The Turn of the Screw

Decided to spend October rereading Henry James’s masterful novella. Its sense of dread, suspense and just plain scariness is singular. I’m not surprised it’s been adapted as an opera (not seen) and the movie The Innocents (I own a copy- Criterion, of course.)

I’m reading with the perspective that the demonic possession is in the governess, not the children. Both perspectives work.

I should be done by Hallowe’en.

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Testing The Current

I read William Macpherson’s Testing The Current when it came out in the eighties. A believable sustained coming-of-age novel from the point of view of a small boy.

A couple of well-observed gems, thus far:

“One day his mother came home with straws that were pleated like an accordion so they bent easily. Tommy liked those straws, but his mother saved them for when he was sick; he couldn’t use them at other times.”

“[His father’s dress shirt] was as stiff as a board there was so much starch in it, and the front was pique. That’s what they called it. It looked uncomfortable but very fancy.”

“Though [his mother’s] dress was black, it seemed to pick up the light from the lamps in the room and give off a soft shine of its own. His mother said it didn’t shine; it had a sheen, and there is a difference.”

Edward Albee liked it

Two years ago I performed a monologue from my script “The Good-bye Play” at the hub 14 in Toronto (pictured). The performance was filmed but needed an introduction. Here it is. Thanks to the people and events that inspired it; to videographers Anthony Da Souza (for the performance video) and to Jason Sauernheimer (for the introduction); and thank you to Andrew Gaboury and the Field of Crowns. And of course, Edward Albee.
hub 14

Clock Dance

Thanks to e-reading everywhere I went, I finished Anne Tyler’s latest novel, Clock Dance. (As of this week, it begins to emerge on the NY Times Bestseller list.)
No doubt I’ll review it. For now, a selection of quotes. No one observes quite like Tyler.
*****************

She yanked the closet door open and her reflection vanished.

“Hello?” he asked, in that reluctant, dread-filled voice he always used when he answered the phone, his second syllable trailing away as if he were already preparing to hang up.

Now she settled into the dailiness of grief- … the steady, persistent ache of it, the absence that feels like a presence.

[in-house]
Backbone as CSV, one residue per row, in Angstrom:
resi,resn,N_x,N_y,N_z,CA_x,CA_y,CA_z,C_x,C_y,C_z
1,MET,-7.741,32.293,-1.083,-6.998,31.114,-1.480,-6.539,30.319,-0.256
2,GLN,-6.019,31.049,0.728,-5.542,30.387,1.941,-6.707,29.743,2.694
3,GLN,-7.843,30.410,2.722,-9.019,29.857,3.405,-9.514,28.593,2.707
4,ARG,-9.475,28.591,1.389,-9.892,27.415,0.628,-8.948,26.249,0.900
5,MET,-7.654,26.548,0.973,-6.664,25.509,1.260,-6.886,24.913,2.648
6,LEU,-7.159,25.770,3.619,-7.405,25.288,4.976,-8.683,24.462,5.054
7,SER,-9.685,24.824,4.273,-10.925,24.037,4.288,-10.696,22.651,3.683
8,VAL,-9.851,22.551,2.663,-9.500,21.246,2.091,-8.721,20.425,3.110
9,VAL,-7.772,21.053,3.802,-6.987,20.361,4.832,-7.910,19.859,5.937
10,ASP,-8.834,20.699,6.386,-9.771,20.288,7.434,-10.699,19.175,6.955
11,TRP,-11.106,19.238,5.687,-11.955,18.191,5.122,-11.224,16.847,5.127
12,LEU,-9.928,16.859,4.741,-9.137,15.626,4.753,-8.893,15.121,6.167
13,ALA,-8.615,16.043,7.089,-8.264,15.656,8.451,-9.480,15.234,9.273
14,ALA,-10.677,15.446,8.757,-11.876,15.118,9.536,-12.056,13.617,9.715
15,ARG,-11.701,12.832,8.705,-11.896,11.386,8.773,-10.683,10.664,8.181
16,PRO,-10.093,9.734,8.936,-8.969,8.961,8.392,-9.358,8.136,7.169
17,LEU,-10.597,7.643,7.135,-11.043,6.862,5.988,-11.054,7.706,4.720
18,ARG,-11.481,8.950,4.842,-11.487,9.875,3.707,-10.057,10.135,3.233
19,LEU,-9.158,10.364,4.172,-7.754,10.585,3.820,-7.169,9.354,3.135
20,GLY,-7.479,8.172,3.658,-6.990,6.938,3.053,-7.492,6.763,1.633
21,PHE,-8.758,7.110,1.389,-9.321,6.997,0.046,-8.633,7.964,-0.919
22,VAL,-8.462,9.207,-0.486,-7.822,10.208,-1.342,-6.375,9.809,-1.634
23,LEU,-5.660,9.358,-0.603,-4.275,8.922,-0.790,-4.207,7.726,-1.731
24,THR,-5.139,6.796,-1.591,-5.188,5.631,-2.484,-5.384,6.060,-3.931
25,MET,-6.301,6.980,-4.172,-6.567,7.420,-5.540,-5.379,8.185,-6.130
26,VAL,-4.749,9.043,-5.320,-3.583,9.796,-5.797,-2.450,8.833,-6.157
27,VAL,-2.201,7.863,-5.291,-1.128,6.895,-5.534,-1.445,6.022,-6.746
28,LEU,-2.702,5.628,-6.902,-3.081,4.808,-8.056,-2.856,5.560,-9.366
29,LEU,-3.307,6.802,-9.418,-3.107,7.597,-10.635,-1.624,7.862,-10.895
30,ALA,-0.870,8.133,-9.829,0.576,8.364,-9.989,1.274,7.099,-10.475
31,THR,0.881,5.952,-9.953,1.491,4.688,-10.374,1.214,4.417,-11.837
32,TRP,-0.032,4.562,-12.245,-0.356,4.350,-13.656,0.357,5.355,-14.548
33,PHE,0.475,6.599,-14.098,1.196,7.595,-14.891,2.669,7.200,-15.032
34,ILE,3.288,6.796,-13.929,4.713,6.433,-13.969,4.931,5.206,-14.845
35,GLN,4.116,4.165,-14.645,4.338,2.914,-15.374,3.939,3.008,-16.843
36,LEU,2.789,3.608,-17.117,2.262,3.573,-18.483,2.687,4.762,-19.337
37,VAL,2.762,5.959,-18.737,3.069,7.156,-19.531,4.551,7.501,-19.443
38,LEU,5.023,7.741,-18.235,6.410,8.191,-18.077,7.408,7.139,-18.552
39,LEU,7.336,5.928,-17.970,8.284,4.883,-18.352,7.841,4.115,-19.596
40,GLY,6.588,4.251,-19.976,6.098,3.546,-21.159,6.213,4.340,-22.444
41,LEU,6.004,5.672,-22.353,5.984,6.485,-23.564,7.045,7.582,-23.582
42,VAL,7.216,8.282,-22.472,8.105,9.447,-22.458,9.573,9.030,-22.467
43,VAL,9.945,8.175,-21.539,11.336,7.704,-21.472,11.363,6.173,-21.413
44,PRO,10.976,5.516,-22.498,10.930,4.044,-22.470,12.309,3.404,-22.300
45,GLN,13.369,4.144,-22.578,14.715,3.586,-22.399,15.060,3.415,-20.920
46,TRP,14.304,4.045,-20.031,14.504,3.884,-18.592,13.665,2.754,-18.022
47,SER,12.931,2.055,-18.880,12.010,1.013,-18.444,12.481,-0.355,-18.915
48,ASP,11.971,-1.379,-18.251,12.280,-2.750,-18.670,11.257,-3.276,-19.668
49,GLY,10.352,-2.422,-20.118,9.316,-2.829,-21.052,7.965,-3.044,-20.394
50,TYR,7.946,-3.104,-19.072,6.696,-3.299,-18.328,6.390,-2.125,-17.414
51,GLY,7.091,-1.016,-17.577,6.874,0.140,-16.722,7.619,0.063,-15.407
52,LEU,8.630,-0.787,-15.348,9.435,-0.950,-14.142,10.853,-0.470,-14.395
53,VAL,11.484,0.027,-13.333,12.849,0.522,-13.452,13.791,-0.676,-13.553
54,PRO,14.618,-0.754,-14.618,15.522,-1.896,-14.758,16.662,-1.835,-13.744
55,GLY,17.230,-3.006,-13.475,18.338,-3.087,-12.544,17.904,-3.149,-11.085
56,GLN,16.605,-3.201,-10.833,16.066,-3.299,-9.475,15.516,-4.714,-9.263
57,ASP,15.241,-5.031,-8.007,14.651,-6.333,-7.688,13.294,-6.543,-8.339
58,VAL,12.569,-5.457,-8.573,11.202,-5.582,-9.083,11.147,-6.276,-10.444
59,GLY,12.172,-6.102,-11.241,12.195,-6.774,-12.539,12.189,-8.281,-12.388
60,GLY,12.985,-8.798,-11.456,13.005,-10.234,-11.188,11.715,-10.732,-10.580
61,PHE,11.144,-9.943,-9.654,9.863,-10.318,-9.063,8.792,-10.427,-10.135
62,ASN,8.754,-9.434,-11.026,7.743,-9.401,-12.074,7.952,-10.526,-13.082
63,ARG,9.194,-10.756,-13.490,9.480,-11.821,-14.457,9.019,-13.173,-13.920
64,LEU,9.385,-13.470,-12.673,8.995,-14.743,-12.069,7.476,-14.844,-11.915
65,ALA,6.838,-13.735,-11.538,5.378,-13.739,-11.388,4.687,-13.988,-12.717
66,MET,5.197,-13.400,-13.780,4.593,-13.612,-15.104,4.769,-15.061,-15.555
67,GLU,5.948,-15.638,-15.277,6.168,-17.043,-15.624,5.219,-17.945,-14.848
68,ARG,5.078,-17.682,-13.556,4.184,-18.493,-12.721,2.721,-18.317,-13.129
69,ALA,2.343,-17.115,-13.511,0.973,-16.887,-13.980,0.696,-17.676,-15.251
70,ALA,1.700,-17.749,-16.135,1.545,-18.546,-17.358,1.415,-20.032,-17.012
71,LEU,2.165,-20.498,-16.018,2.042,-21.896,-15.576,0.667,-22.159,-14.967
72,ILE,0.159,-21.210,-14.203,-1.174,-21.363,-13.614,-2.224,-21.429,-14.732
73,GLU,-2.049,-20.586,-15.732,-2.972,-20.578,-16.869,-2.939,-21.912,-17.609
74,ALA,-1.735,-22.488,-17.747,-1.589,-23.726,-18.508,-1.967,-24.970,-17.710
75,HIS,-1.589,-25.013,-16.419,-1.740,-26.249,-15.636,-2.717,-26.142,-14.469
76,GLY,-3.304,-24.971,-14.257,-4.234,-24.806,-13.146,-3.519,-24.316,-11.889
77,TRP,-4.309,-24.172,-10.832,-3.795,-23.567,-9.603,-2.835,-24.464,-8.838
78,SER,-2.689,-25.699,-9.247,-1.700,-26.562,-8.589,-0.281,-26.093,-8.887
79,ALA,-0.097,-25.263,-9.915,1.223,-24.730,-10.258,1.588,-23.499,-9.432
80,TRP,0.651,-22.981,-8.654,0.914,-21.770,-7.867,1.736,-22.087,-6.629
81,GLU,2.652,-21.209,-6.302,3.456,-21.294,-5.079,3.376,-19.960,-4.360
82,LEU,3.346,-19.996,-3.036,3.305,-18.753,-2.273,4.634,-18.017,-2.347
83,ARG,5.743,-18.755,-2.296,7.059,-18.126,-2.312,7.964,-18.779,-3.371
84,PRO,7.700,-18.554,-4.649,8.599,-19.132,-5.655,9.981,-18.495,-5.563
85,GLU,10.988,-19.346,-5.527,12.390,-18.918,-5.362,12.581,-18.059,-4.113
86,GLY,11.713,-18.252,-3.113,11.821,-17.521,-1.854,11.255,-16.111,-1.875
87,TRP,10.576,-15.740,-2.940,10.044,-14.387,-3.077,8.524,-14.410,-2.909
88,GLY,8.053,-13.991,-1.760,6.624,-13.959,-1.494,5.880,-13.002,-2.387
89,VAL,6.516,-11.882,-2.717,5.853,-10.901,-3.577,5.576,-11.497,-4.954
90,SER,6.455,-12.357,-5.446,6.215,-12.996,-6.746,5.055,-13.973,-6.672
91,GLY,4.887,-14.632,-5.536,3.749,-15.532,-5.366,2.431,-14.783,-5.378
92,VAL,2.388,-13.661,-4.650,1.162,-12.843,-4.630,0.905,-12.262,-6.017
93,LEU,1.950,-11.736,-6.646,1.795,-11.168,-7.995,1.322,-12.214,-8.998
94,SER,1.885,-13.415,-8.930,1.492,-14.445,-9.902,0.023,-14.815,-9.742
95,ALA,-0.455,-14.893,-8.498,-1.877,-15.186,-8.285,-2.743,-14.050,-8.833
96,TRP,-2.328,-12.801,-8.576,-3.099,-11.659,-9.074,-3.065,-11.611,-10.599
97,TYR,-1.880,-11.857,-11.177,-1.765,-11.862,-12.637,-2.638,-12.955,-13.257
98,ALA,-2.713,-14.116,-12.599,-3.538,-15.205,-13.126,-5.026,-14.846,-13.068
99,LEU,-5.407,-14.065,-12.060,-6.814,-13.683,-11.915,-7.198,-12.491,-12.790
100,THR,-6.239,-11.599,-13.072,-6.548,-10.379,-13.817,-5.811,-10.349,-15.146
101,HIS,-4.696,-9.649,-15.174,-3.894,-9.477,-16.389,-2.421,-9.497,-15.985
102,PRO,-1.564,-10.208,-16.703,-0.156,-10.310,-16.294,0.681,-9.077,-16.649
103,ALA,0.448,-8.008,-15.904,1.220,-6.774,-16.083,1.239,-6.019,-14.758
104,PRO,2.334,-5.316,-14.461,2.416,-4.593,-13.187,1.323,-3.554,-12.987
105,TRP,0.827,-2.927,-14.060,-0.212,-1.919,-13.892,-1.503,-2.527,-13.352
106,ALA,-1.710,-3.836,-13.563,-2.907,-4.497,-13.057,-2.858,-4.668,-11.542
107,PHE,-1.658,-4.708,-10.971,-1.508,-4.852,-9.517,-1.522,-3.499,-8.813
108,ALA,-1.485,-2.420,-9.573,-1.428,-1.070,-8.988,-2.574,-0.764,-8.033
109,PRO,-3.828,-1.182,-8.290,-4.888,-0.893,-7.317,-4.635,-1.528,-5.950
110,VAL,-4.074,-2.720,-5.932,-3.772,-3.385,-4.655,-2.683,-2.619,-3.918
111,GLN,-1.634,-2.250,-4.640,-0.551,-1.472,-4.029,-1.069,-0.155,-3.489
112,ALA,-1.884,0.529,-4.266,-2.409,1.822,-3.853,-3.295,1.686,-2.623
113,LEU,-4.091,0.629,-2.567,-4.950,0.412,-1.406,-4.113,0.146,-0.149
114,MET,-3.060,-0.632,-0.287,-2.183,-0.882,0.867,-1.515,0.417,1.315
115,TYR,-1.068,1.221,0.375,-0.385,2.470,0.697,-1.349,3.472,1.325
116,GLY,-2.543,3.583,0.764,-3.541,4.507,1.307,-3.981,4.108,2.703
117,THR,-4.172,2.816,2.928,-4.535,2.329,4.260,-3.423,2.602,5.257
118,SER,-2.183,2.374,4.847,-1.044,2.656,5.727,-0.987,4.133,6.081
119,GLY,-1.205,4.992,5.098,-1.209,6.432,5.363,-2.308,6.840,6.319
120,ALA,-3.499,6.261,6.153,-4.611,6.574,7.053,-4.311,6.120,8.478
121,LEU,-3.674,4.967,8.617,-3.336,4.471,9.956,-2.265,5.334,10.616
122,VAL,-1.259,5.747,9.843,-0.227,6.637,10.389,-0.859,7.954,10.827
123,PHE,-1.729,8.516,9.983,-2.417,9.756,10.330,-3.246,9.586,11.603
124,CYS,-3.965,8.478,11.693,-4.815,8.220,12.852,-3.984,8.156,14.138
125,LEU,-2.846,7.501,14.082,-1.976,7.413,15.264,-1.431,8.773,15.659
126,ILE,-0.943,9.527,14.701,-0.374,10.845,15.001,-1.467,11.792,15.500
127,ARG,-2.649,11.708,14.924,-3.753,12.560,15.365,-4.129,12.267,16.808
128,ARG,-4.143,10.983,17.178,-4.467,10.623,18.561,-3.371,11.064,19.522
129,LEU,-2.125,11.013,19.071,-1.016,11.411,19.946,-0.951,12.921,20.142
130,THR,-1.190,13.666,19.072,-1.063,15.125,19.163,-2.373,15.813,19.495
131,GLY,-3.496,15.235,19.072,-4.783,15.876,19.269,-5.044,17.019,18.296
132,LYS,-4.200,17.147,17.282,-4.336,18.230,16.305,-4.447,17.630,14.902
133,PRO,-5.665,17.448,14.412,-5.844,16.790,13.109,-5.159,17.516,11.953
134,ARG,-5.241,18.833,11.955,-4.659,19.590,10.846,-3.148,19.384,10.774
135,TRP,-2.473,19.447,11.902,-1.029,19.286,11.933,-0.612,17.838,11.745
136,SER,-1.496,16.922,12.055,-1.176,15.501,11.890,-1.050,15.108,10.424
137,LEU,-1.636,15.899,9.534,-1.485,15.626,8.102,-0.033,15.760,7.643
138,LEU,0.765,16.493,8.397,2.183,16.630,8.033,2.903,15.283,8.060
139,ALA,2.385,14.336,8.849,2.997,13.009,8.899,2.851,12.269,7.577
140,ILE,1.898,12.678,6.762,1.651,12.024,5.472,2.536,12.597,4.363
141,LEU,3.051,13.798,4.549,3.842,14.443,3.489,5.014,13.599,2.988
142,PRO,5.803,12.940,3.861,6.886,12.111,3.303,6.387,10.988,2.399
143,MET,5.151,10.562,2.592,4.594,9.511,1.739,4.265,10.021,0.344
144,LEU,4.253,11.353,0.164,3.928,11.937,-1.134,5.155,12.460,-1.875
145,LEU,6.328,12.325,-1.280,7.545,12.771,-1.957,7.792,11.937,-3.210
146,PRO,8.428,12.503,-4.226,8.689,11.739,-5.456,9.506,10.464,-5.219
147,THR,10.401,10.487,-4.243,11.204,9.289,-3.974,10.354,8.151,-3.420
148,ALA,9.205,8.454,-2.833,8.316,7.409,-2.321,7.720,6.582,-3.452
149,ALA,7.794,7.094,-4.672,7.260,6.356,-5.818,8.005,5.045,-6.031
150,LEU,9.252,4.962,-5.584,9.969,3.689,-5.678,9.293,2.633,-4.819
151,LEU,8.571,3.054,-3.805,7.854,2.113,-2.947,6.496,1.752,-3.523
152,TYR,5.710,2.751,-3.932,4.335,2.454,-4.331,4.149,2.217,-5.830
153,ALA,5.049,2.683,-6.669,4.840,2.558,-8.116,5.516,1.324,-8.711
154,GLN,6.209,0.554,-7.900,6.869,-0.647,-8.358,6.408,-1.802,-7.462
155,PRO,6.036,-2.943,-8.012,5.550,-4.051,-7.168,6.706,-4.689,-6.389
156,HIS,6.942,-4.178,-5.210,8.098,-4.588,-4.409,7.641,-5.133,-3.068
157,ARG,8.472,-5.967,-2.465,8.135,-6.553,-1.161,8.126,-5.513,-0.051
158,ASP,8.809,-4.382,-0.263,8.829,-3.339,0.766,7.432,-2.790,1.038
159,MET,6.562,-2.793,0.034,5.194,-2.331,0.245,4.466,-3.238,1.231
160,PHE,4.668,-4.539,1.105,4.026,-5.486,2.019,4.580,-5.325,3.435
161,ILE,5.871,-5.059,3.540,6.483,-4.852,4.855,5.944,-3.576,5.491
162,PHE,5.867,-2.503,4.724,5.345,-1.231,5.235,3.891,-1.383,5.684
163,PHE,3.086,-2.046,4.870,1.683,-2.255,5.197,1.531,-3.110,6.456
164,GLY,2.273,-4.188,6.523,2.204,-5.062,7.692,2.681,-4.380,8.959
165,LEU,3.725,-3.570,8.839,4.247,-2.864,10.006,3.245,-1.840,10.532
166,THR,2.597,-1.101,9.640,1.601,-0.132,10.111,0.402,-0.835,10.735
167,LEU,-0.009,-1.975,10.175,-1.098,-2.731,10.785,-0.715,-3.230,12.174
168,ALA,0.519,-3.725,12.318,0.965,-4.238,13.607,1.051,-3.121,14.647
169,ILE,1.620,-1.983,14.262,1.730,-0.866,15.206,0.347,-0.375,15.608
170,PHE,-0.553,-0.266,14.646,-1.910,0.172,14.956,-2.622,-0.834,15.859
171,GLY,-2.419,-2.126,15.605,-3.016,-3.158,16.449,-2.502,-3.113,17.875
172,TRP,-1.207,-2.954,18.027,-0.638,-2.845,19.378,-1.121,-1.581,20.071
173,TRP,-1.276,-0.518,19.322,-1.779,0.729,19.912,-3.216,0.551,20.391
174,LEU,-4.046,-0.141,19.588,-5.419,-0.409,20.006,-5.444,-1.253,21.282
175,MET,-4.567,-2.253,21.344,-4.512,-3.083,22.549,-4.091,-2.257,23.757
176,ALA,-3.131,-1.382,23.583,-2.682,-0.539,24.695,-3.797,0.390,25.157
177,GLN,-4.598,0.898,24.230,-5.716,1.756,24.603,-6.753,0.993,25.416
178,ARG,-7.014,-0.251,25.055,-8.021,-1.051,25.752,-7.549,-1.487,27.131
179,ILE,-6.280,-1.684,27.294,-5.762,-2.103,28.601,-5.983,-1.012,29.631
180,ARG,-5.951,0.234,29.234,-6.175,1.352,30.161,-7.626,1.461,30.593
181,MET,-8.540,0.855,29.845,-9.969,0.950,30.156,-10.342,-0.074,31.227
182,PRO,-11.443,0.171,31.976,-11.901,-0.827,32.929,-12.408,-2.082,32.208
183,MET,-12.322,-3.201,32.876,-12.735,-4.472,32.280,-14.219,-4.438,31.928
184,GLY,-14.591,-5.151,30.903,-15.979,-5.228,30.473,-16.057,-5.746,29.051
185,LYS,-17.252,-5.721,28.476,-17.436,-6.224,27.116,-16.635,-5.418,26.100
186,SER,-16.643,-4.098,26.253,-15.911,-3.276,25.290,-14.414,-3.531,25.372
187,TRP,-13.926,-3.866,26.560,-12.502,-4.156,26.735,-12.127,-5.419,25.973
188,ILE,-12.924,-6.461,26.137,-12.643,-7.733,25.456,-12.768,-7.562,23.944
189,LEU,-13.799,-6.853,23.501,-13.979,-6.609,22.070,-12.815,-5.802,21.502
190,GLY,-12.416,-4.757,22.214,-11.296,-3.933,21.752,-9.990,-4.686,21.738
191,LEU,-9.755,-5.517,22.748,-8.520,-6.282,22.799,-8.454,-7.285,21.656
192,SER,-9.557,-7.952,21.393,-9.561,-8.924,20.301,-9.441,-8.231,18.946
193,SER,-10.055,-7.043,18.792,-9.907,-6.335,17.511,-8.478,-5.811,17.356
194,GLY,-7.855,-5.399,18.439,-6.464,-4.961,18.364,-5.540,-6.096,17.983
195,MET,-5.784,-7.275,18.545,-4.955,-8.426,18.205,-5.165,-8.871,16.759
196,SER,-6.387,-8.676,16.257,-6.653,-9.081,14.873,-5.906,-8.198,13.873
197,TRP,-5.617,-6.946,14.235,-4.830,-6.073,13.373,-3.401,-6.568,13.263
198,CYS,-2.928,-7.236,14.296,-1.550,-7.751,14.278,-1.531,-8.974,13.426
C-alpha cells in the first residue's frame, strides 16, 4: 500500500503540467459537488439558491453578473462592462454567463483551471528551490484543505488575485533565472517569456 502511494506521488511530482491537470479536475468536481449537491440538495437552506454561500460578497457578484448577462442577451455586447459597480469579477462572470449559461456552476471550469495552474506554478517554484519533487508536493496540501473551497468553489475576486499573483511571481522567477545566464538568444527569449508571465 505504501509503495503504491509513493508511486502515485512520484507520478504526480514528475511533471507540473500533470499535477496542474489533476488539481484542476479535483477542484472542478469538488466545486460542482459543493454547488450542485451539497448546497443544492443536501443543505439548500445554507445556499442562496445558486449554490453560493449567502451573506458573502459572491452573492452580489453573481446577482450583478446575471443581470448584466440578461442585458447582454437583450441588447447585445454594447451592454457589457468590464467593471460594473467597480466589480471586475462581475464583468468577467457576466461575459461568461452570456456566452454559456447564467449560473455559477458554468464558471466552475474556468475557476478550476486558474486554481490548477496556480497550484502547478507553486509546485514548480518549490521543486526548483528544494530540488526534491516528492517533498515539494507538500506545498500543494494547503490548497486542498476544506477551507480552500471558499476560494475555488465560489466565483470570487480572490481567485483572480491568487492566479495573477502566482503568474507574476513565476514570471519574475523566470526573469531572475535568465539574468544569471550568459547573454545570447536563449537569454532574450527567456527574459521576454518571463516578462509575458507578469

She was the only woman she knew whose prime objective was to be taken for granted.

She had forgotten those whooshing pauses that happened during phone conversations with smokers.

She just loved saguaros, was all. …It felt like a cucumber, cool and smooth and sturdy. It seemed aware of her. She could almost believe it was steadying itself to receive the pressure of her hand.

(She had refused to ask her own seatmate. She didn’t like to discommode people.)

The dark was that half-hearted kind that happens on summer evenings…

It was, in fact, a bare-bones kind of house, its small rooms furnished sparsely, with pieces that seemed to have lead full lives in other houses long before this one.

… she’d felt like a watchful, wary adult housed in a little girl’s body.
And yet nowadays, paradoxically, it often seemed to her that from behind her adult face a child about eleven years old was still gazing out at the world.

Marriage was often a matter of dexterity…

Oh, already she was feeling the limitations of living out of a suitcase.

Now Willa remembered what a boon these young women could be; offering privileged glimpses into her sons’ private lives.

“If you don’t have grandchildren, you won’t have to worry about them going through the death of the planet.”

Home! Even the word was a comfort.

“….he thought it was impolite to pick up a telephone in mid-ring…”

Wit without the Vitriol, Please

I got to see the revival (and Broadway premiere) of Mart Crowley’s The Boys in the Band, the benchmark play with the all-gay cast from 50 years ago.
I saw the play in revival in a Toronto production in the 1980’s. I recalled a play of great wit and pain.